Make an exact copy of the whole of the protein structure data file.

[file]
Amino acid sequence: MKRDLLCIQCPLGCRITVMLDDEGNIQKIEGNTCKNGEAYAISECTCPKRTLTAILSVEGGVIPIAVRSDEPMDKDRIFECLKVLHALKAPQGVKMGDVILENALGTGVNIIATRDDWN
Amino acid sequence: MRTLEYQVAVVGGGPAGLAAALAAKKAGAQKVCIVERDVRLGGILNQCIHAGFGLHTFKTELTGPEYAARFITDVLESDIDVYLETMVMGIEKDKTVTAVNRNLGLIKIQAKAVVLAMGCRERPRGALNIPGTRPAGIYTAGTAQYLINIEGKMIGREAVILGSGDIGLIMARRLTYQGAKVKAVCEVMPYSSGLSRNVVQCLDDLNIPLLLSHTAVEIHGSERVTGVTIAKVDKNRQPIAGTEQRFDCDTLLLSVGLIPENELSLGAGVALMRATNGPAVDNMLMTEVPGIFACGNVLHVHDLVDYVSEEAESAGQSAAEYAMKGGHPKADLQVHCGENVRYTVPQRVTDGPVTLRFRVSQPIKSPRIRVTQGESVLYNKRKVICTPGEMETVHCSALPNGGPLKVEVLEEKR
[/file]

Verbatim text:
Amino acid sequence: MKRDLLCIQCPLGCRITVMLDDEGNIQKIEGNTCKNGEAYAISECTCPKRTLTAILSVEGGVIPIAVRSDEPMDKDRIFECLKVLHALKAPQGVKMGDVILENALGTGVNIIATRDDWN
Amino acid sequence: MRTLEYQVAVVGGGPAGLAAALAAKKAGAQKVCIVERDVRLGGILNQCIHAGFGLHTFKTELTGPEYAARFITDVLESDIDVYLETMVMGIEKDKTVTAVNRNLGLIKIQAKAVVLAMGCRERPRGALNIPGTRPAGIYTAGTAQYLINIEGKMIGREAVILGSGDIGLIMARRLTYQGAKVKAVCEVMPYSSGLSRNVVQCLDDLNIPLLLSHTAVEIHGSERVTGVTIAKVDKNRQPIAGTEQRFDCDTLLLSVGLIPENELSLGAGVALMRATNGPAVDNMLMTEVPGIFACGNVLHVHDLVDYVSEEAESAGQSAAEYAMKGGHPKADLQVHCGENVRYTVPQRVTDGPVTLRFRVSQPIKSPRIRVTQGESVLYNKRKVICTPGEMETVHCSALPNGGPLKVEVLEEKR